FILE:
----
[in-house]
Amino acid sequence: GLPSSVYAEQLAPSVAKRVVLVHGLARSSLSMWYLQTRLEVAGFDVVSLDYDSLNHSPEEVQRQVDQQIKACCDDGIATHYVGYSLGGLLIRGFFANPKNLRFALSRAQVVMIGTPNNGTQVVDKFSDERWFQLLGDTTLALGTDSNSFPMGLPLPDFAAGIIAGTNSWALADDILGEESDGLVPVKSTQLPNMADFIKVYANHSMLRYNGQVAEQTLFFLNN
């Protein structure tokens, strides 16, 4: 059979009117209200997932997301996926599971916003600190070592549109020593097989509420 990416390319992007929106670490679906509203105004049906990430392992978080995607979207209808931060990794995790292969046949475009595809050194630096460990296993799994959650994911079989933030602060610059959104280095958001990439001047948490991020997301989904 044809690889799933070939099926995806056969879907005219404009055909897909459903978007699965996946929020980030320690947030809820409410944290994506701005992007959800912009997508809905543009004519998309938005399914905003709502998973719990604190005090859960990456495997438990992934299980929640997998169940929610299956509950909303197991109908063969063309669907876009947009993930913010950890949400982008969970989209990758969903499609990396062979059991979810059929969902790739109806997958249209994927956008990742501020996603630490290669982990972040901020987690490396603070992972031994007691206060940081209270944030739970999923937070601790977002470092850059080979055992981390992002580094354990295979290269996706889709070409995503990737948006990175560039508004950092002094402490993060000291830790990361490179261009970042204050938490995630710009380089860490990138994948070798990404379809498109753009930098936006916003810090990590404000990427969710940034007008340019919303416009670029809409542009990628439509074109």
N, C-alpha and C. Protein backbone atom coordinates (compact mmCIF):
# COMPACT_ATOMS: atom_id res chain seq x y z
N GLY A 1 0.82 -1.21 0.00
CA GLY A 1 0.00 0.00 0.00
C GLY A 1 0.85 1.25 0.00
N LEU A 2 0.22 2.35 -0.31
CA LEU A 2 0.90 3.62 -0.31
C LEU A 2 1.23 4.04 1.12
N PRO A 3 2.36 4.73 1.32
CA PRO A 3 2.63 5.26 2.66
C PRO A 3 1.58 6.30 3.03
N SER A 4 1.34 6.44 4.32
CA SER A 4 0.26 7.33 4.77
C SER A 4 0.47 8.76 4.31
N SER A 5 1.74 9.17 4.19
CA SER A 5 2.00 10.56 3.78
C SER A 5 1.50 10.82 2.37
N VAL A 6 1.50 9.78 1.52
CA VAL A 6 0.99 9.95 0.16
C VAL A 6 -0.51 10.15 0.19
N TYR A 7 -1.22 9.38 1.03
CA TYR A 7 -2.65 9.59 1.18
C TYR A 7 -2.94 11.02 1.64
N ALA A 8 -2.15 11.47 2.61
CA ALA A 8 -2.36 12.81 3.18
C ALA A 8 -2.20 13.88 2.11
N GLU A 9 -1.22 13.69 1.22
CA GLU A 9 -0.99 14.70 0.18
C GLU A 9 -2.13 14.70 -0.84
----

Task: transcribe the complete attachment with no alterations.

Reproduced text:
[in-house]
Amino acid sequence: GLPSSVYAEQLAPSVAKRVVLVHGLARSSLSMWYLQTRLEVAGFDVVSLDYDSLNHSPEEVQRQVDQQIKACCDDGIATHYVGYSLGGLLIRGFFANPKNLRFALSRAQVVMIGTPNNGTQVVDKFSDERWFQLLGDTTLALGTDSNSFPMGLPLPDFAAGIIAGTNSWALADDILGEESDGLVPVKSTQLPNMADFIKVYANHSMLRYNGQVAEQTLFFLNN
């Protein structure tokens, strides 16, 4: 059979009117209200997932997301996926599971916003600190070592549109020593097989509420 990416390319992007929106670490679906509203105004049906990430392992978080995607979207209808931060990794995790292969046949475009595809050194630096460990296993799994959650994911079989933030602060610059959104280095958001990439001047948490991020997301989904 044809690889799933070939099926995806056969879907005219404009055909897909459903978007699965996946929020980030320690947030809820409410944290994506701005992007959800912009997508809905543009004519998309938005399914905003709502998973719990604190005090859960990456495997438990992934299980929640997998169940929610299956509950909303197991109908063969063309669907876009947009993930913010950890949400982008969970989209990758969903499609990396062979059991979810059929969902790739109806997958249209994927956008990742501020996603630490290669982990972040901020987690490396603070992972031994007691206060940081209270944030739970999923937070601790977002470092850059080979055992981390992002580094354990295979290269996706889709070409995503990737948006990175560039508004950092002094402490993060000291830790990361490179261009970042204050938490995630710009380089860490990138994948070798990404379809498109753009930098936006916003810090990590404000990427969710940034007008340019919303416009670029809409542009990628439509074109």
N, C-alpha and C. Protein backbone atom coordinates (compact mmCIF):
# COMPACT_ATOMS: atom_id res chain seq x y z
N GLY A 1 0.82 -1.21 0.00
CA GLY A 1 0.00 0.00 0.00
C GLY A 1 0.85 1.25 0.00
N LEU A 2 0.22 2.35 -0.31
CA LEU A 2 0.90 3.62 -0.31
C LEU A 2 1.23 4.04 1.12
N PRO A 3 2.36 4.73 1.32
CA PRO A 3 2.63 5.26 2.66
C PRO A 3 1.58 6.30 3.03
N SER A 4 1.34 6.44 4.32
CA SER A 4 0.26 7.33 4.77
C SER A 4 0.47 8.76 4.31
N SER A 5 1.74 9.17 4.19
CA SER A 5 2.00 10.56 3.78
C SER A 5 1.50 10.82 2.37
N VAL A 6 1.50 9.78 1.52
CA VAL A 6 0.99 9.95 0.16
C VAL A 6 -0.51 10.15 0.19
N TYR A 7 -1.22 9.38 1.03
CA TYR A 7 -2.65 9.59 1.18
C TYR A 7 -2.94 11.02 1.64
N ALA A 8 -2.15 11.47 2.61
CA ALA A 8 -2.36 12.81 3.18
C ALA A 8 -2.20 13.88 2.11
N GLU A 9 -1.22 13.69 1.22
CA GLU A 9 -0.99 14.70 0.18
C GLU A 9 -2.13 14.70 -0.84